11. On 6 March 2014, my Special Representative and the United Nations Children's Fund (UNICEF) launched the United Nations global campaign entitled “Children, Not Soldiers” to end the recruitment and use of children by Government security forces in conflict by the end of 2016. On 7 March, the Security Council endorsed the campaign's objectives in its resolution 2143 (2014).

12. The campaign will be implemented in close cooperation with the eight Governments listed in the annexes to the present report for recruitment and use of children, all of which have signed or committed to an action plan and endorsed the campaign. The campaign aims at expediting the implementation of commitments to end and prevent the recruitment and use of children through the development of road maps identifying gaps and outstanding measures to be adopted by the Governments concerned, with the support of the United Nations and partners. Progress will be assessed against regular, joint reviews by the United Nations and Governments concerned.

13. Enhanced coordination between the United Nations country task forces and Governments concerned ensures that road maps identify remaining gaps and set priority activities, benchmarks and detailed deadlines. Such efforts will allow for expedited, yet context-specific and sustainable implementation of action plans. A clear sequencing of activities and measures provides the basis for step-by-step compliance assessments, reflecting the remaining challenges identified by both signatories to action plans, thus ensuring a structured path to delisting for all parties concerned. In that regard, the establishment of interministerial committees, facilitating an all-inclusive government approach, is critical. I note with satisfaction that the existing tools incorporated into this campaign, at this initial stage, have already yielded results. For example, in Chad, through the joint efforts of the Government and the United Nations system, 2013 marked a year of positive progress. Since May 2013, based on a mutually agreed set of priority measures, the Government and military authorities have intensified their efforts to reach compliance with the engagements undertaken in the action plan signed with the United Nations in 2011.

Engaging armed groups

14. As I emphasized in my message for the launch of the “Children, Not Soldiers” campaign, the ultimate goal is to ensure that no child is associated with parties to conflict — ever, anywhere. In that regard, it is important to note that the campaign, while focusing on State actors, does not diminish the attention paid to non-State actors. On the contrary, as described in the present report, and despite the ongoing challenges in respect of access to and dialogue with non-State armed groups to end grave violations against children, the number of public statements and command orders issued by armed groups prohibiting the recruitment and use of children has increased. That trend was observed in nine situations described in the report and provides a basis for building momentum to address grave violations against children by armed groups.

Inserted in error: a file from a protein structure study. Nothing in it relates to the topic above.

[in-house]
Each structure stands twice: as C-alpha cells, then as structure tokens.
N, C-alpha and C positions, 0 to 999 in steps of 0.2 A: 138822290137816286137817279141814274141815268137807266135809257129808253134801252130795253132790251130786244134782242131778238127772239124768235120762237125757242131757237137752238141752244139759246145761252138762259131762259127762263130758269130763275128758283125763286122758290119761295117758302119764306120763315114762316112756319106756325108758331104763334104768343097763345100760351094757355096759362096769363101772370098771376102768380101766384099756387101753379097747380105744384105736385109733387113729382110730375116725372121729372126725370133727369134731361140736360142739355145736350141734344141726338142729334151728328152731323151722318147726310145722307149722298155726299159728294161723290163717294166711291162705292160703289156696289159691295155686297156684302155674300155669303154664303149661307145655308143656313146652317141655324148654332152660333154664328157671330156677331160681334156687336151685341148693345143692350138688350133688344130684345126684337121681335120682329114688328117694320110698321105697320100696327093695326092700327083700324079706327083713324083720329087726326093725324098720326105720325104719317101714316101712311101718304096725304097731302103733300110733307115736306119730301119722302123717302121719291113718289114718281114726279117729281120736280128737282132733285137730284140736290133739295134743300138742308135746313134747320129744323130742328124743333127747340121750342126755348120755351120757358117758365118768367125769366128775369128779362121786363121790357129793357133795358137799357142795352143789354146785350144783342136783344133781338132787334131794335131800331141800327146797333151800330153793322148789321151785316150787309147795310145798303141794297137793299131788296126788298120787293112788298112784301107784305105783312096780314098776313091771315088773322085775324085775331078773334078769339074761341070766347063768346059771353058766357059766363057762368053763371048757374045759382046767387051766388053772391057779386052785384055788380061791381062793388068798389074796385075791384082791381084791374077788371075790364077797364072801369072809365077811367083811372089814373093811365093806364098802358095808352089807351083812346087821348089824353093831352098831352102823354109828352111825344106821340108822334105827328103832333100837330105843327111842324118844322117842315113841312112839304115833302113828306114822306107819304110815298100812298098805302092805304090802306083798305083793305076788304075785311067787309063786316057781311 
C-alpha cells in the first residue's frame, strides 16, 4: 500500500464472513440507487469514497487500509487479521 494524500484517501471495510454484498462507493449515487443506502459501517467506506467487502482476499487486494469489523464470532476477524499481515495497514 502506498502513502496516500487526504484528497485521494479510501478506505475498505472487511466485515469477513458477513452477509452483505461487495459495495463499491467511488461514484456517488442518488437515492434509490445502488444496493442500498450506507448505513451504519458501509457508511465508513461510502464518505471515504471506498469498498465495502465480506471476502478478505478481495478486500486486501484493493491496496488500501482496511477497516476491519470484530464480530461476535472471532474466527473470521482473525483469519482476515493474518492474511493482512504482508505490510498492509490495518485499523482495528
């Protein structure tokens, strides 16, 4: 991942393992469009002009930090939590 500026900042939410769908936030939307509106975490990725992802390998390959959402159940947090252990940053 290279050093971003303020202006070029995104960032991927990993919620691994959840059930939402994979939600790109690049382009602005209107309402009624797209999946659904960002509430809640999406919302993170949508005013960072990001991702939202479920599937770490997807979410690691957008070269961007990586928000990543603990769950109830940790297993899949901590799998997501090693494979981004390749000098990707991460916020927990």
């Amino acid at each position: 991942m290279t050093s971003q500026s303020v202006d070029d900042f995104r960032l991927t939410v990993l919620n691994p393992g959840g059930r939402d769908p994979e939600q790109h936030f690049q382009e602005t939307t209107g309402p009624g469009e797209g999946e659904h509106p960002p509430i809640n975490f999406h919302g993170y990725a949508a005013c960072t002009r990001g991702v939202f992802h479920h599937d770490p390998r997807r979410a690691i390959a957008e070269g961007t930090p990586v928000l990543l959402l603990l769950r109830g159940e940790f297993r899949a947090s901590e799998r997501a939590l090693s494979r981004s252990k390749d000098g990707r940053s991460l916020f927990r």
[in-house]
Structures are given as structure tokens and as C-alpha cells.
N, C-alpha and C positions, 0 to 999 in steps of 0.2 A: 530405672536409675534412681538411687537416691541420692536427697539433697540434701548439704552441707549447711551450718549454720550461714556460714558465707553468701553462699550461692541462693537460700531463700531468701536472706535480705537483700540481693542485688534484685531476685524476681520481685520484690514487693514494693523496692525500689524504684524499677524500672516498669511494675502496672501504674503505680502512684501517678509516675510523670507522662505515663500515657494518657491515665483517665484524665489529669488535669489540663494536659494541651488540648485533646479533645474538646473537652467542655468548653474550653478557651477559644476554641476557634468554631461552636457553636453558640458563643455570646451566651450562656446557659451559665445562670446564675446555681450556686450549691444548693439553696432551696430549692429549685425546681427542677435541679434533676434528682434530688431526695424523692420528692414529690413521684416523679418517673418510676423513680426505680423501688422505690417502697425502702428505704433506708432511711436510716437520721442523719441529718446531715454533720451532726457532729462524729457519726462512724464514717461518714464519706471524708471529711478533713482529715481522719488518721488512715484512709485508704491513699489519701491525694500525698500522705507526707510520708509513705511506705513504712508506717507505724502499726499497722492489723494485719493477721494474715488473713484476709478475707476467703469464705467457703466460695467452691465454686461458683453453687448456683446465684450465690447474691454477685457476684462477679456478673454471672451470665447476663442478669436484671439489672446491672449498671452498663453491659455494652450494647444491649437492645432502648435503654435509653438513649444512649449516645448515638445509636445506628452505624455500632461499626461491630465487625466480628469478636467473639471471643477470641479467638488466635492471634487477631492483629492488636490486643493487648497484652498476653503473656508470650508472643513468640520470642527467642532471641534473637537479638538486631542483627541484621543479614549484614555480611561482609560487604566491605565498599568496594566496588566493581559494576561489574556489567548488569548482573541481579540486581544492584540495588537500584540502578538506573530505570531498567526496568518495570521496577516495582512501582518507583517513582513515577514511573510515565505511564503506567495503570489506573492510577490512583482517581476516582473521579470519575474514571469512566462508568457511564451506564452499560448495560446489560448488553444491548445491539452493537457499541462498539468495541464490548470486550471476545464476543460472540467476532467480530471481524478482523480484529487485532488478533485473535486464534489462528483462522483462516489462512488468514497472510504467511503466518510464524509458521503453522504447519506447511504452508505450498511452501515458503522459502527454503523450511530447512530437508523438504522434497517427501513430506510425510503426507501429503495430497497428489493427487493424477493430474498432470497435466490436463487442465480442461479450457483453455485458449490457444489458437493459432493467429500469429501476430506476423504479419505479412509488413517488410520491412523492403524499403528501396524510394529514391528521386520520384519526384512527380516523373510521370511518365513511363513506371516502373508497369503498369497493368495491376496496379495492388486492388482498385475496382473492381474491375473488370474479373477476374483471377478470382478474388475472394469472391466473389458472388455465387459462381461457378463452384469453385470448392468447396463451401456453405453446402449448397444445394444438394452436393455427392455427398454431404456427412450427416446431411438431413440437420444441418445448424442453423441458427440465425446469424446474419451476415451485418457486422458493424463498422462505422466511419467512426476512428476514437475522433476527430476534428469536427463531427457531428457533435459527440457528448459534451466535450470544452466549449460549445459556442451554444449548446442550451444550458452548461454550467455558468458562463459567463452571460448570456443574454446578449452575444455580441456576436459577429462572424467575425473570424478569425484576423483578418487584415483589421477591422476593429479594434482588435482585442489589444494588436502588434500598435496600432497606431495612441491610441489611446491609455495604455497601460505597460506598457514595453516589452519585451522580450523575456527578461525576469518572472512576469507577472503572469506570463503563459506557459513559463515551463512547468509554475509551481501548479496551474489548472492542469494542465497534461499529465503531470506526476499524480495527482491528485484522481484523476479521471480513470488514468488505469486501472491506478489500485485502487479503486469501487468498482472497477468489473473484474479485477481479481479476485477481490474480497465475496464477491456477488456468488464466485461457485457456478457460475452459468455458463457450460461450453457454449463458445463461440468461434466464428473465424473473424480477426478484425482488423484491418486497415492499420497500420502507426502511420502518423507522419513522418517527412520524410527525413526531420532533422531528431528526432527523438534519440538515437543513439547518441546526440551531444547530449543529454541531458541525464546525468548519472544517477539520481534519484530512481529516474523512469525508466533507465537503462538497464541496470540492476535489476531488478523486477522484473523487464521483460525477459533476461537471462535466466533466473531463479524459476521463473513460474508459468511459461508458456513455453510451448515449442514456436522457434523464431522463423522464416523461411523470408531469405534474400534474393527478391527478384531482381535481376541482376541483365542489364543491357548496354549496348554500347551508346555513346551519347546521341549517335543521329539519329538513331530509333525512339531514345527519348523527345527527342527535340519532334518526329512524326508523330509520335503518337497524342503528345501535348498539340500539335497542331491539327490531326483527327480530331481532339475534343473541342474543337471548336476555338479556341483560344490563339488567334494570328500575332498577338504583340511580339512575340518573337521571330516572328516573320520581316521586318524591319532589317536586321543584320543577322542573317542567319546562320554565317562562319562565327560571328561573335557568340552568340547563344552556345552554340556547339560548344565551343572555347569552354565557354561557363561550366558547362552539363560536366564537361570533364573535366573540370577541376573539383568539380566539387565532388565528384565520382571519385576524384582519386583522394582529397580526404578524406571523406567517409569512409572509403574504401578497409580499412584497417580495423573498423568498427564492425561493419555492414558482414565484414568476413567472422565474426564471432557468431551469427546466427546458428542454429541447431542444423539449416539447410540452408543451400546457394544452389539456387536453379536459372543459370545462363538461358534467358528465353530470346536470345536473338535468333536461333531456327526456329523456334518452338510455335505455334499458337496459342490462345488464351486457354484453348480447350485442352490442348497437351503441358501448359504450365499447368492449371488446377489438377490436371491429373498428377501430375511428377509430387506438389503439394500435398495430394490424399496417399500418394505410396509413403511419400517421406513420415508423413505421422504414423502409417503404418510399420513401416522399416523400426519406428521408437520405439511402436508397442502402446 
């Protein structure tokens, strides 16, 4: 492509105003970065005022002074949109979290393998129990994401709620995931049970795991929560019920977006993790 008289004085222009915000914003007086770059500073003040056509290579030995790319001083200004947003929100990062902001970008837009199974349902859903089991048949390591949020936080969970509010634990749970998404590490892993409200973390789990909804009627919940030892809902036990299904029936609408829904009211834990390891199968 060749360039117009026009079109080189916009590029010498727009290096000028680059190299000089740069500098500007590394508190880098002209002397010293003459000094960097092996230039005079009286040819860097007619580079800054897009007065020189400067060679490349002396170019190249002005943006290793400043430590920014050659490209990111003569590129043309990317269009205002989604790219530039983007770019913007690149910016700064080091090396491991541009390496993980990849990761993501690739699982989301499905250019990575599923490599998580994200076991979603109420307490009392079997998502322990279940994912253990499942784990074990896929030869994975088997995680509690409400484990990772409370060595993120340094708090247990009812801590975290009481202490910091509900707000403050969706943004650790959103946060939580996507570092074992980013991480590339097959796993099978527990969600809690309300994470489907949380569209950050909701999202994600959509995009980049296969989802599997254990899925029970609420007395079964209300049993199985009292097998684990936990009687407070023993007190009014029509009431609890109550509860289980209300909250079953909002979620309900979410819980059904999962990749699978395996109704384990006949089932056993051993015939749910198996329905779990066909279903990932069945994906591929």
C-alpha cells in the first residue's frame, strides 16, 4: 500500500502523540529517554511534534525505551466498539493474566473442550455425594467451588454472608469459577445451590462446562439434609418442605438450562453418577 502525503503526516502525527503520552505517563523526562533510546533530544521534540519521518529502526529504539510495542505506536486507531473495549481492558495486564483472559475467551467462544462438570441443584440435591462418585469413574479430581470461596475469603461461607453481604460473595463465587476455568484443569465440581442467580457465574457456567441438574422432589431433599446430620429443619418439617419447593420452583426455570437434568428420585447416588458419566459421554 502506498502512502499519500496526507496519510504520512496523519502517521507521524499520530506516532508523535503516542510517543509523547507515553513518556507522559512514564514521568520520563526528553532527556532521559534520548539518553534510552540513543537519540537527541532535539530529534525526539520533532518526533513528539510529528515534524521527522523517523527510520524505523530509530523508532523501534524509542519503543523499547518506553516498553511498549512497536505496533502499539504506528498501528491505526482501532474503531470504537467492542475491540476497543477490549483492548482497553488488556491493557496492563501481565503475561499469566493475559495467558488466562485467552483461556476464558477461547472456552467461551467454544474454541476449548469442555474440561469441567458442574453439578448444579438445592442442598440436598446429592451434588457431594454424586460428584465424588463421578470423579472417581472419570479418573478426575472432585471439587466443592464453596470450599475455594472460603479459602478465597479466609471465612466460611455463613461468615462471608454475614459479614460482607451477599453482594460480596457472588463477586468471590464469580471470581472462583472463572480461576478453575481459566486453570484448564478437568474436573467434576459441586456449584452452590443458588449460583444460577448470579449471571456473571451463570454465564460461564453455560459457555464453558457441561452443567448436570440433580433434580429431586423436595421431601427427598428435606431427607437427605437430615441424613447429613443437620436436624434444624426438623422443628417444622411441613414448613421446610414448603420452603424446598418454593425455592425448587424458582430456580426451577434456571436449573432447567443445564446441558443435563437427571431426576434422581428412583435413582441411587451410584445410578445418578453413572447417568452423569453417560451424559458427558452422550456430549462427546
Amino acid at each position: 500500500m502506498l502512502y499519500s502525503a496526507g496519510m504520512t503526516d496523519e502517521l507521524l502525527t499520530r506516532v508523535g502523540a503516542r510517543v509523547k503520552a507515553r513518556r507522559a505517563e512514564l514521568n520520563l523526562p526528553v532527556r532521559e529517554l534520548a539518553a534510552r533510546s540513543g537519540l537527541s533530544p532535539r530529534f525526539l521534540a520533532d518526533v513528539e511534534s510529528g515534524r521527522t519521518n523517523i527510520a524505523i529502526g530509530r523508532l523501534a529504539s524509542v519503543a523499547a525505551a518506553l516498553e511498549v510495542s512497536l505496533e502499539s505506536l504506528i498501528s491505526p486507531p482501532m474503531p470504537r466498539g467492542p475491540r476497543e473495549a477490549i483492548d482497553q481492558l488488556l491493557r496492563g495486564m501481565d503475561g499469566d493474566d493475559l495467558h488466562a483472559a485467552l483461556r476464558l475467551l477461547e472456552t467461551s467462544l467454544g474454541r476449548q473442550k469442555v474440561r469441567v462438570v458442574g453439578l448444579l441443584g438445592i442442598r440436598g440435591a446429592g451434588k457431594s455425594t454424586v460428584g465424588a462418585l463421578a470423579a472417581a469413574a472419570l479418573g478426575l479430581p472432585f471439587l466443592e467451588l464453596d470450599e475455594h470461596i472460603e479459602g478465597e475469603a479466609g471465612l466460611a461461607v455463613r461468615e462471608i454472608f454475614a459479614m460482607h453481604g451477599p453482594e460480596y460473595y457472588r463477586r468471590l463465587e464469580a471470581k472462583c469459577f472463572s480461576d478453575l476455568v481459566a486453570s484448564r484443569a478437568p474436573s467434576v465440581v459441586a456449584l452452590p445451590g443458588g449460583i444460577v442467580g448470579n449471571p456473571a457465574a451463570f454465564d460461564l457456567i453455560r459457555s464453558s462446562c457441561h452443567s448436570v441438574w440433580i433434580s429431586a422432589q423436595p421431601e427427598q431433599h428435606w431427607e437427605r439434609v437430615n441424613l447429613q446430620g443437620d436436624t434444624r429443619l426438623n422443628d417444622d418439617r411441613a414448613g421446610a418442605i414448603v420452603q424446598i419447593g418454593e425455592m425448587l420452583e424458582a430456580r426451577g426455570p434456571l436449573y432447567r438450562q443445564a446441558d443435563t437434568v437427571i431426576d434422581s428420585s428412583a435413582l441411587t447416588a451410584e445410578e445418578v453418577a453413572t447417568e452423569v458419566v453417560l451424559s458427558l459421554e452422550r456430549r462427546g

15. Fifty-one armed groups are included in the lists annexed to the present report. Those parties are very diverse in nature and require different strategies of engagement, and the implementation of child protection commitments may vary considerably. Advocacy strategies require the identification of specific incentives based on the military structure, size, modus operandi and other characteristics of armed groups. Taking those aspects into account, concrete commitments are then identified by the United Nations and translated into activities and measures with the armed group concerned, culminating in an action plan agreed on by both signatories.

16. Entry points for initial contact are chosen strategically in close cooperation with all pertinent actors in a given situation. Peace processes, for example, have provided strategic opportunities to reach armed groups that have already showed a willingness to discuss political commitments. It is also crucial to mainstream the children and armed conflict agenda into other forms and venues of engagement with armed groups. Sensitization on the consequences of the military use of schools may lead to a dialogue on how to end the use of children and the use of schools.

17. The Arms Trade Treaty adopted by the General Assembly in April 2013 is a significant new instrument. Keeping armed groups from acquiring arms and ammunition contributes to the protection of children in conflict situations.

Protecting education and health care in conflict

18. Attacks on schools and hospitals are a common feature in the majority of situations covered in the present report. I welcome the guidance note on Security Council resolution 1998 (2011) issued jointly by my Special Representative, UNICEF, the World Health Organization and the United Nations Educational Scientific and Cultural Organization. Its timeliness was further underlined by Security Council resolution 2143 (2014), in which the Council reiterated its concern regarding attacks on schools and hospitals and requested enhanced monitoring of the military use of schools. That practice, which deprives children of their basic right to access to education and puts them at risk, was documented in 15 of 23 situations.